Home - Shopping for food - Dog Food Allergy - Homemade Dog Food - Garlic & Onions -  Elimination Diet - Nutrition - Hypoallergenic Food - Junk Food? -

If you suspect a dog food allergy you might want to try an elimination diet.

If you suspect your pet has a dog food allergy then you must pinpoint the ingredients by using the elimination diet to find the ingredients your pet is allergic to.

An elimination diet is really simple but tedious. If done correctly it  will identify the foods that are causing the allergy.

If you are cooking for your pooch you are already half way there.  Check your ingredients and then start feeding each ingredient by itself and watch for any allergies reaction.

I would first pare down the recipe to the protein and see if your dog is allergic to the protein in the food.  I was using Turkey as my protein source and my dog kept throwing up.  As soon as I eliminated the turkey, he got better.  Same with pork.  He could not eat it so out it went.  He did tolerate the chicken really well so that stayed in the diet.

I also tried lamb and found it was much to greasy for my pet’s stomach so I tried to keep the protein to the lean varieties and choose the ones that were holistic or hypoallergenic which means no hormones, antibiotics or steroids injected into the meat source.

Next I fed him a vegetable to see if he tolerated it (broccoli).  Next I tested for carrots.  All was fine.

Do you get the idea?  Feed each food and watch for a reaction.

If your dog throws up, scratches, looks dull and feeling down then you’ve identified a bad food that your dog is allergic to.

Always try to find a good hypoallergenic food for your pet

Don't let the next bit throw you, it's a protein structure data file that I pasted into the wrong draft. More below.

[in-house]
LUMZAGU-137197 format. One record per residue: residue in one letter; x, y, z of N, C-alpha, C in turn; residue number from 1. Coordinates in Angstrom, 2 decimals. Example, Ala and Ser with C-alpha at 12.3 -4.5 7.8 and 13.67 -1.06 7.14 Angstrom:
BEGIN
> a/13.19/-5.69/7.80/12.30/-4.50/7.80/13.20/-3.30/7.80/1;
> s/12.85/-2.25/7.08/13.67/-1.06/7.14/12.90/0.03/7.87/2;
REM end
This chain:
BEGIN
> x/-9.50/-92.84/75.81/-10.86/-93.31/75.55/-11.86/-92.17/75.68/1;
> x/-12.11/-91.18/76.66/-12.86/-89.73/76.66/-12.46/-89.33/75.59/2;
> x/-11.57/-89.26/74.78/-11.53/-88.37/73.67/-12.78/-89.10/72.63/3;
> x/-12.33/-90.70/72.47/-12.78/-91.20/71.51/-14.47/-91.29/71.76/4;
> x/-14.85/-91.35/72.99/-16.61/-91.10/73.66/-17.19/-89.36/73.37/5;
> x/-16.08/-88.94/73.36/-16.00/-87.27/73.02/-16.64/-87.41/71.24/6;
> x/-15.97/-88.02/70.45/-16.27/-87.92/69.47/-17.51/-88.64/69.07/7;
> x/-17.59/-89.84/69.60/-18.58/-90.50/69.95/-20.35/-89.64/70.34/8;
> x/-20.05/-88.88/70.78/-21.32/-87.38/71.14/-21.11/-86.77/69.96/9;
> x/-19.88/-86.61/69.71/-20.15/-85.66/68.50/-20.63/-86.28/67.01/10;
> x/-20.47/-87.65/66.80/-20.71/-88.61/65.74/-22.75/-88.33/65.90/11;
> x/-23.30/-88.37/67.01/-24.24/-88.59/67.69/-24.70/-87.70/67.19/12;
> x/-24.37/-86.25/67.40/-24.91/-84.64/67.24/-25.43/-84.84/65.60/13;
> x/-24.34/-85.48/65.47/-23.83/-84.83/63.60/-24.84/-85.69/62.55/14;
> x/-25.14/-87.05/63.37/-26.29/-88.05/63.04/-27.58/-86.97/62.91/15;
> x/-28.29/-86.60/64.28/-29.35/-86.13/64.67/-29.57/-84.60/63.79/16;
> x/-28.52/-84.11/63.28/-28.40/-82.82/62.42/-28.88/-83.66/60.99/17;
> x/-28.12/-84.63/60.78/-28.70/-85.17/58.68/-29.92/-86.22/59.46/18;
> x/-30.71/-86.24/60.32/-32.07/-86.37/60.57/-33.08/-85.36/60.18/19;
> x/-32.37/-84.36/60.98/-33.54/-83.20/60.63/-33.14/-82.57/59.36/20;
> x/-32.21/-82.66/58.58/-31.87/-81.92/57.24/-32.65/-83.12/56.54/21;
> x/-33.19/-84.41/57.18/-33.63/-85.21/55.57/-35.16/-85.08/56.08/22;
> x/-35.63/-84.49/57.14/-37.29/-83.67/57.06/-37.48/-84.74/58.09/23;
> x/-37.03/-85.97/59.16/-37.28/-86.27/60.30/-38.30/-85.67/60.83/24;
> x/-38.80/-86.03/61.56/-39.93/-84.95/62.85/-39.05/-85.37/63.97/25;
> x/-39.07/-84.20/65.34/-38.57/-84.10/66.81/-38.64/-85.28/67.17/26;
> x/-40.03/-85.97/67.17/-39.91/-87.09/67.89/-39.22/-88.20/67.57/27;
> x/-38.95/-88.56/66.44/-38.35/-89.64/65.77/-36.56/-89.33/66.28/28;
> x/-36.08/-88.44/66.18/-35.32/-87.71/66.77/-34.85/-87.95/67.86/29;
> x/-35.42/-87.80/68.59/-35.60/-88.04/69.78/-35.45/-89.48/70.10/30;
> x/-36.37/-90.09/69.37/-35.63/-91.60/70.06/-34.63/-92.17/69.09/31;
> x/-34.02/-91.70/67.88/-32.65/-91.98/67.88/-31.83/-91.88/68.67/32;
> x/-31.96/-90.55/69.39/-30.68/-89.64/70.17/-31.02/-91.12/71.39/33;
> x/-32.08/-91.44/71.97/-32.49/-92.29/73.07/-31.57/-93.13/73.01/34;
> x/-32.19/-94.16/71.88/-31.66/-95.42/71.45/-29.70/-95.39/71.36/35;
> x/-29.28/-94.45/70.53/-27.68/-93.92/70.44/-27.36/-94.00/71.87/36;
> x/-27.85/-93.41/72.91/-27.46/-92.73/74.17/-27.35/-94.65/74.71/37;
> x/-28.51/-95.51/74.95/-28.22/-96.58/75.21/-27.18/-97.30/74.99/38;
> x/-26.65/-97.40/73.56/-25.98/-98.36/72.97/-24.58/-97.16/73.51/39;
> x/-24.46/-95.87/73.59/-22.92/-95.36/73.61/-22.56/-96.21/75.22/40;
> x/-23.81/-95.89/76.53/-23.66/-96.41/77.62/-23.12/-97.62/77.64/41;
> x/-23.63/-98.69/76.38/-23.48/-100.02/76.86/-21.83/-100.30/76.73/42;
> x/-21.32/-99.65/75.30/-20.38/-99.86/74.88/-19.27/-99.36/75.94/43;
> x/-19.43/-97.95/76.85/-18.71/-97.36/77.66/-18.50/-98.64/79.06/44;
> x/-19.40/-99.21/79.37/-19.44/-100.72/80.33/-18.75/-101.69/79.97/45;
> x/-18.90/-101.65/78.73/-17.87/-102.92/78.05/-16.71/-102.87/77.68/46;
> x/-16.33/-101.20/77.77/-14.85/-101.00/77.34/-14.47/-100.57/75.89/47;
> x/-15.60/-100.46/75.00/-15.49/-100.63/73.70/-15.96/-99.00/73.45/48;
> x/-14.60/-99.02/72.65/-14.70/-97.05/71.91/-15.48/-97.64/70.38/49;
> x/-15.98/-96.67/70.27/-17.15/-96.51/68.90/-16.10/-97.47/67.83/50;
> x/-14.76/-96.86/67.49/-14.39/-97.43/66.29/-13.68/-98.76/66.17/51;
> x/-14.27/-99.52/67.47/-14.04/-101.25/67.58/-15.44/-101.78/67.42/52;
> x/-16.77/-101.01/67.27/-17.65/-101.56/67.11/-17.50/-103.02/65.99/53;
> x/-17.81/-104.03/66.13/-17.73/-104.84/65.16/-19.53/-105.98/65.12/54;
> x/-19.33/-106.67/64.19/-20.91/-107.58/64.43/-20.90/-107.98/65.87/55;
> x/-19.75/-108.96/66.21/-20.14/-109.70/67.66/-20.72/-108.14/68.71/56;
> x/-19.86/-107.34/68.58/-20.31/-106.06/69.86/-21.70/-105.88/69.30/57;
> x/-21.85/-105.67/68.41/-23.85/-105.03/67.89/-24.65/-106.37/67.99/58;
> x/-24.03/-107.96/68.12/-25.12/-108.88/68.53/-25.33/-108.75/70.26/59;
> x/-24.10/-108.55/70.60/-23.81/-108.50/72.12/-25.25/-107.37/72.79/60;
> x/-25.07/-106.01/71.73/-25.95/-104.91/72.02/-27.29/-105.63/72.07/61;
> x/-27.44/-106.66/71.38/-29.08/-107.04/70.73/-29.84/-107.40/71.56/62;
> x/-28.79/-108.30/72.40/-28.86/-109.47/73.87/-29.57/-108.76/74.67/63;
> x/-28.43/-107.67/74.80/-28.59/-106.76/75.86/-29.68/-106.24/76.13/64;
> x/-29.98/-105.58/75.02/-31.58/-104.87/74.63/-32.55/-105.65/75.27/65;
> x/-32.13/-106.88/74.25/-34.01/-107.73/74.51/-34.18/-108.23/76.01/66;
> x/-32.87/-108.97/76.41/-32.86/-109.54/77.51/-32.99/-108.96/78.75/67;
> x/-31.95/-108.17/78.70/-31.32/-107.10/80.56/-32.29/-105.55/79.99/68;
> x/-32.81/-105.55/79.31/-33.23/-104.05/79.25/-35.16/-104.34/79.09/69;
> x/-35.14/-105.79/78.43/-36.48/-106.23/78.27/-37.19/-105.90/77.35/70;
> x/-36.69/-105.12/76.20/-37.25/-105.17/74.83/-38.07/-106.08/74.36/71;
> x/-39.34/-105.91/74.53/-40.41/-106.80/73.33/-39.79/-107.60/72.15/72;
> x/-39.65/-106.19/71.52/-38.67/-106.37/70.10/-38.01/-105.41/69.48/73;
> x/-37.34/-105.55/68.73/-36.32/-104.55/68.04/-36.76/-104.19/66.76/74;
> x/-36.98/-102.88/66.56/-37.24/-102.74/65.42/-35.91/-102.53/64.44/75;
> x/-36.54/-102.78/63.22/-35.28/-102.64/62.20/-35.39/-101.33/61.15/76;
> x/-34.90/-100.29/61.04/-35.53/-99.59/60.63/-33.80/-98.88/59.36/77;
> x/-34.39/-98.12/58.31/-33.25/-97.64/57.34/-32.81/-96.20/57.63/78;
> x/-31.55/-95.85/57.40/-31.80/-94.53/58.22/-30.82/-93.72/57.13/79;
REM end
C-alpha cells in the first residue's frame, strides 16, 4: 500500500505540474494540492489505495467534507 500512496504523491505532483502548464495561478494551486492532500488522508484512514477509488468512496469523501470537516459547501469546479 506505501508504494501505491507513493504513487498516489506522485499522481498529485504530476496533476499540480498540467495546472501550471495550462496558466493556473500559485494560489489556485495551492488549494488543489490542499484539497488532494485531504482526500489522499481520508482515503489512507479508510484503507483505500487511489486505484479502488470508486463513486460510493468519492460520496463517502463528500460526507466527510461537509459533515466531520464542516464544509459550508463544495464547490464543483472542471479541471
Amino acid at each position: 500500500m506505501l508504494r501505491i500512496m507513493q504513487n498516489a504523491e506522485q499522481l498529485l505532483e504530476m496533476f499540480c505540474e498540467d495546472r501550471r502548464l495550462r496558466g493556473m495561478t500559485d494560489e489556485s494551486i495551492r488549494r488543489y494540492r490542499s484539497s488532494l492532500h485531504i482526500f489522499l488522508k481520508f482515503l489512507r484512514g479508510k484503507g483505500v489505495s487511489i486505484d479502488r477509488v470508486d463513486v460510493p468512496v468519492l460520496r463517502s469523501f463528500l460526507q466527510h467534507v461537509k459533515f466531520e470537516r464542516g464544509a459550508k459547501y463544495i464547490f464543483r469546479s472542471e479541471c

[ Home ] [ Bleeding & cracked paws ] [ Splinting broken leg ] [ Dog Chews Feet ] [ Long toe nails ] [ Dog Allergies ] [ Allergy Types ] [ Canned Pet Food ] [ Separation Anxiety ] [ Flea Medication ] [ Dangerous Plants ] [ Canine allergens ] [ Poisons weed killers ] [ Poison Hotline ] [ Toxic allergens ] [ Bacterial Infections ] [ Pink/Brown Feet ] [ Treating Sores ] [ hot spots ] [ Mange & Treatment ] [ Skin Allergy ] [ dog allergy of the skin ] [ Bald Spots ] [ Fleas can cause allergies ] [ Hot Spot Treatment ] [ Shampoos ] [ Rashes & Hives ] [ Stress & allergies ] [ Dog Breed Allergies ] [ Bathing your Pet ] [ Grooming ] [ The Older Pet ] [ Puppies ] [ Ear Infections ] [ Pet Food Allergy ] [ Shopping for food ] [ Dog Food Allergy ] [ Homemade Dog Food ] [ Garlic & Onions ] [Elimination Diet] [ Nutrition ] [ Hypoallergenic Food ] [ Junk Food? ] [ Puppy Worms ] [ Pests and Fleas ] [ Round worms ] [ Ringworm in dogs ] [ Tale of the Tail ] [ Good Dog Foods ] [ Dog-foods-to-avoid ] [ Take a Walk! ] [ Pet Articles ] [ Crating your dog ] [ Dog Training ] [ Choosing a vet ] [ Poisons ] [ Allergy Information ] [ Links ] [ Blog ] [ Sitemap ] [ Please Read ] [ Privacy Policy ] [ Linking to our site ]
Home
Bleeding & cracked paws
Splinting broken leg
Dog Chews Feet
Long toe nails
Dog Allergies
Allergy Types
Canned Pet Food
Separation Anxiety
Flea Medication
Dangerous Plants
Canine allergens
Poisons weed killers
Poison Hotline
Toxic allergens
Bacterial Infections
Pink/Brown Feet
Treating Sores
hot spots
Mange & Treatment
Skin Allergy
dog allergy of the skin
Bald Spots
Fleas can cause allergies
Hot Spot Treatment
Shampoos
Rashes & Hives
Stress & allergies
Dog Breed Allergies
Bathing your Pet
Grooming
The Older Pet
Puppies
Ear Infections
Pet Food Allergy
Shopping for food
Dog Food Allergy
Homemade Dog Food
Garlic & Onions
Elimination Diet
Nutrition
Hypoallergenic Food
Junk Food?
Puppy Worms
Pests and Fleas
Round worms
Ringworm in dogs
Tale of the Tail
Good Dog Foods
Dog-foods-to-avoid
Take a Walk!
Pet Articles
Crating your dog
Dog Training
Choosing a vet
Poisons
Allergy Information
Links
Blog
Sitemap
Please Read
Privacy Policy
Linking to our site

Copyright 2009 All rights reserved www.dog-allergy.org

DOGScartoonlogo
Pet Portraits of dogs from elledesigns